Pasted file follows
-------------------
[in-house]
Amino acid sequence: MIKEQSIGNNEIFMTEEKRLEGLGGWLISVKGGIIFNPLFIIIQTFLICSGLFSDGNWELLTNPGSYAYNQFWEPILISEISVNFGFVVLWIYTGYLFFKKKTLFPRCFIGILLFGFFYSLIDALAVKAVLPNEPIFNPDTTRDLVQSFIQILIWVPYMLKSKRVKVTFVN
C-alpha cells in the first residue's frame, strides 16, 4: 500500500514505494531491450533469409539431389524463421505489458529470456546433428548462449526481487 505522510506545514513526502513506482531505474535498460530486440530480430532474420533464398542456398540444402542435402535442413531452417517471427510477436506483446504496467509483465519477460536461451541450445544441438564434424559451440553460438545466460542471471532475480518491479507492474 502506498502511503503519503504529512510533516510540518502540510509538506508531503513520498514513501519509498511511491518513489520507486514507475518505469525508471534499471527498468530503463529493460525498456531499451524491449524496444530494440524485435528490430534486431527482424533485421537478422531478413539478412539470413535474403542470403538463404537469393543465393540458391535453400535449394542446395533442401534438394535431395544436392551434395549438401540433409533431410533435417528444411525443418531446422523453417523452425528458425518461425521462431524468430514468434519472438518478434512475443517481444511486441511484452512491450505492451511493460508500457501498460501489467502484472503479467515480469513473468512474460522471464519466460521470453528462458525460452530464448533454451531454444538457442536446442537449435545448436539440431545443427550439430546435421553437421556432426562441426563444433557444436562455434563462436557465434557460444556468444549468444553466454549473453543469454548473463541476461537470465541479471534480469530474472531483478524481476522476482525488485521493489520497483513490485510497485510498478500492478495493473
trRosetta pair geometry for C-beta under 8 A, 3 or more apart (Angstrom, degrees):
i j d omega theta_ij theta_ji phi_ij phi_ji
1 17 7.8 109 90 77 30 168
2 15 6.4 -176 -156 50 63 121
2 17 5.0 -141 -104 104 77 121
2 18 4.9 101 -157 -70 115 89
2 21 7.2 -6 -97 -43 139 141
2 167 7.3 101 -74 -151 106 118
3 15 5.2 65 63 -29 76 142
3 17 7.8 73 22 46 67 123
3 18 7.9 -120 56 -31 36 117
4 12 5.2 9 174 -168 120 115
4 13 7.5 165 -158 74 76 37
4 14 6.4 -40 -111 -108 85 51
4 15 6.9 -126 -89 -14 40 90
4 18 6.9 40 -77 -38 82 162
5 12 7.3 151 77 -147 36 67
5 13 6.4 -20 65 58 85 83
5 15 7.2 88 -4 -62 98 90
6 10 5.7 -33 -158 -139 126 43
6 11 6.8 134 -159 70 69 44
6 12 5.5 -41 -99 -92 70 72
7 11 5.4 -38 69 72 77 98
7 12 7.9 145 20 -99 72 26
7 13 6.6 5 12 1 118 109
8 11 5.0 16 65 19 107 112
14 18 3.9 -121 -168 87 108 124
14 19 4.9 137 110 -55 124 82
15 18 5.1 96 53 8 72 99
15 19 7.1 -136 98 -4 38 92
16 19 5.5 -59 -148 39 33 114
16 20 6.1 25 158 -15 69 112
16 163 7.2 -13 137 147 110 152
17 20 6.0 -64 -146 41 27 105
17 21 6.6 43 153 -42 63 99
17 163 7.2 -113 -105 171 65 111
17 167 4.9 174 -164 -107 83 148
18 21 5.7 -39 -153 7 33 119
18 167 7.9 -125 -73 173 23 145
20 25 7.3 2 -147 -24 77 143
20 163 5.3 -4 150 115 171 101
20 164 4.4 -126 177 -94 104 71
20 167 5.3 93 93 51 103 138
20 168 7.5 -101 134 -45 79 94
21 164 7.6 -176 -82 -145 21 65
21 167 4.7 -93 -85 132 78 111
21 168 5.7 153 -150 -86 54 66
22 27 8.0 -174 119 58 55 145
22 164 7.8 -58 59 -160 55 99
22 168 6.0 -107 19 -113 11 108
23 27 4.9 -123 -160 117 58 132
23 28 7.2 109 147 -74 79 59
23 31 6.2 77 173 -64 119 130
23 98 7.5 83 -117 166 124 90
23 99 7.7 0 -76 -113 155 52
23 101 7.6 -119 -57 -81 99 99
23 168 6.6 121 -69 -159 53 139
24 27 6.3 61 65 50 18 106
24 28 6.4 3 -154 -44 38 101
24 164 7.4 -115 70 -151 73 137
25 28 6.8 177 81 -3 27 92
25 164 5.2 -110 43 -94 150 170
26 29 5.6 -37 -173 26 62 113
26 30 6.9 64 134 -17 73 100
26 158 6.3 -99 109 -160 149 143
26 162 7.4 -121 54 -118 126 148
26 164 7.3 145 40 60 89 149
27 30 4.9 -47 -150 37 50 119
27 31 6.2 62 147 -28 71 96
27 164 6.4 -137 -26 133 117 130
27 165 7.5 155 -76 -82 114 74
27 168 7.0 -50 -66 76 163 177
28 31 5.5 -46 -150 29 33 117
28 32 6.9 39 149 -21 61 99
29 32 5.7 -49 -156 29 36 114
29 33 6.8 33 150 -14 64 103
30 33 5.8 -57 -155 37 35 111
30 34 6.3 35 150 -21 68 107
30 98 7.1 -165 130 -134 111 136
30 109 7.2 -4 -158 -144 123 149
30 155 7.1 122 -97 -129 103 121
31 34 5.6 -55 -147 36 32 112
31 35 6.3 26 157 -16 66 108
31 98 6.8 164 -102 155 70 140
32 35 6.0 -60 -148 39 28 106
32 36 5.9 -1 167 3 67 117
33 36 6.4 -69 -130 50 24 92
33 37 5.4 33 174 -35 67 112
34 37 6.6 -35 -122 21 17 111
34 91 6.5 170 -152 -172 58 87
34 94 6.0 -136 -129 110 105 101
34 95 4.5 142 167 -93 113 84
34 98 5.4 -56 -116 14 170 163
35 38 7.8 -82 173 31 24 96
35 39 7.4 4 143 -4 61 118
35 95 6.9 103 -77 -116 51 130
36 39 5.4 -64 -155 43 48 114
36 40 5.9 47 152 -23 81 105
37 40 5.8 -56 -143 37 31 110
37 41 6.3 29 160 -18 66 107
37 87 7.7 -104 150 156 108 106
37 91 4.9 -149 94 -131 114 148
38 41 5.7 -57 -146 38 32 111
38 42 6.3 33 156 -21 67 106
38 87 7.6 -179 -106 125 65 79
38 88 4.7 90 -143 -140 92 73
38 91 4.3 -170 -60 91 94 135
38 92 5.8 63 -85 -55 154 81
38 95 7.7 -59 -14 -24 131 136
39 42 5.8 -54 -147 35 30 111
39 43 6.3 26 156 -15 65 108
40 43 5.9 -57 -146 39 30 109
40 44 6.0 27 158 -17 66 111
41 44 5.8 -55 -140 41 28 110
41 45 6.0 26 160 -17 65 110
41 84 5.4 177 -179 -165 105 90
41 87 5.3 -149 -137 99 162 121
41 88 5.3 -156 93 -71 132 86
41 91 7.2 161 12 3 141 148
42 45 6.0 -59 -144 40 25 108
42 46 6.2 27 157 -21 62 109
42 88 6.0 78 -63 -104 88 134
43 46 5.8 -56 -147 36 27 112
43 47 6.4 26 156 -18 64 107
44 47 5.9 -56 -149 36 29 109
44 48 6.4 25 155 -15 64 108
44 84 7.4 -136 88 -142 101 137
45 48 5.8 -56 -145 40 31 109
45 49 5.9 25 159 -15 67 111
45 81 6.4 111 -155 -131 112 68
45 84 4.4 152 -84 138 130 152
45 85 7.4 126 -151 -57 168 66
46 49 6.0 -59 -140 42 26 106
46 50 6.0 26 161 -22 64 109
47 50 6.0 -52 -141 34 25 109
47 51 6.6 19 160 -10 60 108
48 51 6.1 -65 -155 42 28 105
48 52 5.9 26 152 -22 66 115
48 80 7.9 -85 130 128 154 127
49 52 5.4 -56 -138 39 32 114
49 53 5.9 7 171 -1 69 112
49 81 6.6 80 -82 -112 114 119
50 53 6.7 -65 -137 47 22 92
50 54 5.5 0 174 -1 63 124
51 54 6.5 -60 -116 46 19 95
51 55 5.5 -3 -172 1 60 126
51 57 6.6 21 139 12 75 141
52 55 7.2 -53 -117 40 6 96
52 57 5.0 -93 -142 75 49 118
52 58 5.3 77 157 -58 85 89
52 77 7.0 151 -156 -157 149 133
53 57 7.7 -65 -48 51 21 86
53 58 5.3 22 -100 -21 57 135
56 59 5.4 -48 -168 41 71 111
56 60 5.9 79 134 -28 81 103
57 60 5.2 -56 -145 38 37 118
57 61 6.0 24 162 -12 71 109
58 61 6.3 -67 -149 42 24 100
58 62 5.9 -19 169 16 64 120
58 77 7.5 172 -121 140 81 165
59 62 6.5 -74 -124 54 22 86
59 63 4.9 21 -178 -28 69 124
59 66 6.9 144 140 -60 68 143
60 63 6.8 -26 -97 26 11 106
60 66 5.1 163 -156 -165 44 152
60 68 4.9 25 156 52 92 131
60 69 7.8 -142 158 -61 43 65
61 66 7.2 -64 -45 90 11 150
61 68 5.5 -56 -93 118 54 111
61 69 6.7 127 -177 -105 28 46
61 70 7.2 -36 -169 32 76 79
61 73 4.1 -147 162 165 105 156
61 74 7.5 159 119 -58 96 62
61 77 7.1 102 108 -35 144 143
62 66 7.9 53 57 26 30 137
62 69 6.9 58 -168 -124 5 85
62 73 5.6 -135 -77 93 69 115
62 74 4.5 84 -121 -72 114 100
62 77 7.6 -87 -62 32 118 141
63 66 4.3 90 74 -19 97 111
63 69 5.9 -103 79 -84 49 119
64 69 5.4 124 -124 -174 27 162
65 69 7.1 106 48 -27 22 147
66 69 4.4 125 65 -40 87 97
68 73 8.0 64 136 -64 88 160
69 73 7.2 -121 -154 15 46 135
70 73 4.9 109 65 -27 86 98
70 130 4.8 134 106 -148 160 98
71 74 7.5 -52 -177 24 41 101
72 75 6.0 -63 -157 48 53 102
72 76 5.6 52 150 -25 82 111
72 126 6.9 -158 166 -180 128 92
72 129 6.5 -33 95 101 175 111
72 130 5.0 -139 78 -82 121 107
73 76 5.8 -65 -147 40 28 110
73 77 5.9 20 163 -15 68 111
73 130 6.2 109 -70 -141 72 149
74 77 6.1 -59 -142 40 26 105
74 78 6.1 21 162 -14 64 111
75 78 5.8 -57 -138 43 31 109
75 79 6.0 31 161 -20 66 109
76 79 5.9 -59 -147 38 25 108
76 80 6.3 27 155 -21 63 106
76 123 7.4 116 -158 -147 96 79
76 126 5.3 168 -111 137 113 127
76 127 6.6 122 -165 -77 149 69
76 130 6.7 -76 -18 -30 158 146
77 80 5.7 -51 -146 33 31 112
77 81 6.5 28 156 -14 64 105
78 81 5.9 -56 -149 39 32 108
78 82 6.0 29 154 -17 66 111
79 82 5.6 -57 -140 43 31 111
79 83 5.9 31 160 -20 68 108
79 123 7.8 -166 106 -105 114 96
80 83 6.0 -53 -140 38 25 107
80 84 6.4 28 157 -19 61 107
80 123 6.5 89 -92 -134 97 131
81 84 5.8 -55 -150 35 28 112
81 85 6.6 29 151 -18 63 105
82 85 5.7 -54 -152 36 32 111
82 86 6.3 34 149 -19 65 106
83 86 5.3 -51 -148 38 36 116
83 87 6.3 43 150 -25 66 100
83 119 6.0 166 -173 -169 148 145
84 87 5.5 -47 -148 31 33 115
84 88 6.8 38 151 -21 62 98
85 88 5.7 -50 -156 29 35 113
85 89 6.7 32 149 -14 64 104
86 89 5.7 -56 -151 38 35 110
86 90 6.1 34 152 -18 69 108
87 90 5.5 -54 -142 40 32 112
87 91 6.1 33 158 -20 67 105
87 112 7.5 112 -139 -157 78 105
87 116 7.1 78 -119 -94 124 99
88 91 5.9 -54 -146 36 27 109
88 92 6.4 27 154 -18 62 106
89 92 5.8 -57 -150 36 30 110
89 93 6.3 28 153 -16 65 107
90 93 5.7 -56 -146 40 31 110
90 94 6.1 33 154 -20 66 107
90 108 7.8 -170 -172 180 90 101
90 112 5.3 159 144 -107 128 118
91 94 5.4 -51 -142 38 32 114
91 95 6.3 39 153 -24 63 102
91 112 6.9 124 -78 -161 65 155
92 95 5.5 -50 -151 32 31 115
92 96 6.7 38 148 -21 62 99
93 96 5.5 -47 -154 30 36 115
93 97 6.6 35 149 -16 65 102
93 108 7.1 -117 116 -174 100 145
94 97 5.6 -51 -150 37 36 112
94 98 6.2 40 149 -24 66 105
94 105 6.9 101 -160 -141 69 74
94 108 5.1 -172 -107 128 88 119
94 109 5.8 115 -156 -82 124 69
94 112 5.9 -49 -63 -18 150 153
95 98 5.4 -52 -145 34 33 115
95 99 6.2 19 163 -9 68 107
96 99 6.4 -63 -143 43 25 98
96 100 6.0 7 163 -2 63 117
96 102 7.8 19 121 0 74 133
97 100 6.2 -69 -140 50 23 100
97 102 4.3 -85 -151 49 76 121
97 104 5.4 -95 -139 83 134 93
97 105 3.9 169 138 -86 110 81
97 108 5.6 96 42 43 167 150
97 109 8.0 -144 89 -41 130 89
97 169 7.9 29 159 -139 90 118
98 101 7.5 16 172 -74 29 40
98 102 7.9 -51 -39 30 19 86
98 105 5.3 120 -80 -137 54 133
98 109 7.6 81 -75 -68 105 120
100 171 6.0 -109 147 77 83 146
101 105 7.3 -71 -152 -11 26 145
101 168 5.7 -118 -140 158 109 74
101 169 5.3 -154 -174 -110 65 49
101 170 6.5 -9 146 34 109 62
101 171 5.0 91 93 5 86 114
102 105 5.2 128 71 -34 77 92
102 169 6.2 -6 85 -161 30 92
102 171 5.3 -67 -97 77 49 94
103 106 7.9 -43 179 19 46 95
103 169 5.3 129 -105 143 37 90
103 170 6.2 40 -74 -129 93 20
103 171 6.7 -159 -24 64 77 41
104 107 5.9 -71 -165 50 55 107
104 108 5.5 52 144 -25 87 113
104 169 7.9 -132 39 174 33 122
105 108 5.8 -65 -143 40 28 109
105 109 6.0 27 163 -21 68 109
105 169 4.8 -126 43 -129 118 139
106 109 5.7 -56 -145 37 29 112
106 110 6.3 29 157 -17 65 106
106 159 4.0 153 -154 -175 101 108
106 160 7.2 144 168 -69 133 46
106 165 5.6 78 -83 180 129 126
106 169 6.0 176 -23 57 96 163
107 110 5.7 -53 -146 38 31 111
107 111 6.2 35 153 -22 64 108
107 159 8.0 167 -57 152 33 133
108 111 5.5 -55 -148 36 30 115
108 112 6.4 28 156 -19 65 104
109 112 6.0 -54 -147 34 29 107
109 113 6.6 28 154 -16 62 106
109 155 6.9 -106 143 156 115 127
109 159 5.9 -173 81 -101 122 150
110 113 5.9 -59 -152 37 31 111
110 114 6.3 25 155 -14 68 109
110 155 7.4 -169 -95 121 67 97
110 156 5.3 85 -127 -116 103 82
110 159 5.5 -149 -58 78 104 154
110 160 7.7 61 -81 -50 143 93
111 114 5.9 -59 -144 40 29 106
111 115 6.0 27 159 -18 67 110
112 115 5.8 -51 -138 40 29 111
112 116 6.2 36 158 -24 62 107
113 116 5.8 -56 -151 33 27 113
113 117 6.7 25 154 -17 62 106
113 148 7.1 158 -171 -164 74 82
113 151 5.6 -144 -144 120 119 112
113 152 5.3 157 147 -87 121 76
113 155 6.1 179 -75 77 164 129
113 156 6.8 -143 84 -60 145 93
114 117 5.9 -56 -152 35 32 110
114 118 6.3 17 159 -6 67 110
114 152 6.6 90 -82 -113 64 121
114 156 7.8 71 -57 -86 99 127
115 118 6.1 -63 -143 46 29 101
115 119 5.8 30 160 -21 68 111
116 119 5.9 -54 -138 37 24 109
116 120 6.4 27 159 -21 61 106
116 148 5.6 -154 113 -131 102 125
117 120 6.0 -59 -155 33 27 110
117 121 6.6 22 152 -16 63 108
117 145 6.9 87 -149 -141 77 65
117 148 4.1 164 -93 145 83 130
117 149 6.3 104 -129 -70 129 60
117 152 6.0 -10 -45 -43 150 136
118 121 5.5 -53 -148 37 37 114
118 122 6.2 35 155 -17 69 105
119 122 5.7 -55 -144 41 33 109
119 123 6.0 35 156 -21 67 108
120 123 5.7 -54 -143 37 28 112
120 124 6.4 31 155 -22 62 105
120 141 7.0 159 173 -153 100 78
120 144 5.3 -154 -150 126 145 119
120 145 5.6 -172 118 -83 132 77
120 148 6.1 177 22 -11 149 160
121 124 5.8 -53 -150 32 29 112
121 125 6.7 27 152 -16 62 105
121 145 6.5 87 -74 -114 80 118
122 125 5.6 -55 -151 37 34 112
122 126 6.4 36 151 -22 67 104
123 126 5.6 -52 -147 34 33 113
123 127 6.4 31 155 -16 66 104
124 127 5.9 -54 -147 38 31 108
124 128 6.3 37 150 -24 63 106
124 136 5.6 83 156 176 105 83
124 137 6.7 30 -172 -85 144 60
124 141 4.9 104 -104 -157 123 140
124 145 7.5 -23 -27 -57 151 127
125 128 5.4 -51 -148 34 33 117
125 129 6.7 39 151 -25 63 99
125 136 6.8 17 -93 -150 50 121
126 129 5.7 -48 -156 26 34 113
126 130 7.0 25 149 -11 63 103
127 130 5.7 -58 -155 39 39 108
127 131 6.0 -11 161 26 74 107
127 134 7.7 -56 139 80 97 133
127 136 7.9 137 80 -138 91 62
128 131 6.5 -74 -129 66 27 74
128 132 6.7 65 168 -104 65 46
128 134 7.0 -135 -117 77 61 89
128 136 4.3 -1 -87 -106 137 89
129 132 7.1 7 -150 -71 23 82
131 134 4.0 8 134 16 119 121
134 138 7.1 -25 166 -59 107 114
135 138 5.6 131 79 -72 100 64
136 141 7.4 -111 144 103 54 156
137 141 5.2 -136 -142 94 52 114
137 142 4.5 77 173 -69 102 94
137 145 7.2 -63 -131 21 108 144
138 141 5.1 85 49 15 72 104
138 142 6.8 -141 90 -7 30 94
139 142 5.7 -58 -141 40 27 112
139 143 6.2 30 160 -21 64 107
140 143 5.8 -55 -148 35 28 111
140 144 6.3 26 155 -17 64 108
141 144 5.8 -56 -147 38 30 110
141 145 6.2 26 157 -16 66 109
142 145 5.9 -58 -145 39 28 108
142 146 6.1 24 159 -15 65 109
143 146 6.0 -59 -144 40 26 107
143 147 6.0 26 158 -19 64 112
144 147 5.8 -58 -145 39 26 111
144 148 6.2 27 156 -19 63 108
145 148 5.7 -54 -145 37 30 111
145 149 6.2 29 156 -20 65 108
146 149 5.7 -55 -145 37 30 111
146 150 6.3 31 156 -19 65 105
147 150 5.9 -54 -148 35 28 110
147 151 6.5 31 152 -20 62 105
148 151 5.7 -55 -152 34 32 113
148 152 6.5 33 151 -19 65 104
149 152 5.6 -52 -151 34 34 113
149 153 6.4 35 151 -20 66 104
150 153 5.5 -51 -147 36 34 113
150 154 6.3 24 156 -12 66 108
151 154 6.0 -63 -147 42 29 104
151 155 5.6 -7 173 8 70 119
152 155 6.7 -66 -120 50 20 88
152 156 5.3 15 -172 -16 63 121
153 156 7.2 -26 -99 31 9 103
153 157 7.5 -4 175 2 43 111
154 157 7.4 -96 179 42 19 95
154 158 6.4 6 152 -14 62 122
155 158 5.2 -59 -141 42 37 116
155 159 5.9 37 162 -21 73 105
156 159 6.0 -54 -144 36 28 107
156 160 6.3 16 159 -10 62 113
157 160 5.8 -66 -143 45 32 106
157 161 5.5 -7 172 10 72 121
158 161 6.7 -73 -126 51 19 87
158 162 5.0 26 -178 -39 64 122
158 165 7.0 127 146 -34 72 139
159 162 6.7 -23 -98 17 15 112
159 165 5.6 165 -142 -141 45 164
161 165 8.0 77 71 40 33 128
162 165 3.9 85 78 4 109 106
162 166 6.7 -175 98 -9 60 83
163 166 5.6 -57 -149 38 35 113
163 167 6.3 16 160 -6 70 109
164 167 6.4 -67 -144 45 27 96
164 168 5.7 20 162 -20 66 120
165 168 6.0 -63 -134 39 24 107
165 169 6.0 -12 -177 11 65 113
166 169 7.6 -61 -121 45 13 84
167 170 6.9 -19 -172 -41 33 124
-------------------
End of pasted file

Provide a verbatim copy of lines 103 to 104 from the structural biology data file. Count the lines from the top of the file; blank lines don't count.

37 41 6.3 29 160 -18 66 107
37 87 7.7 -104 150 156 108 106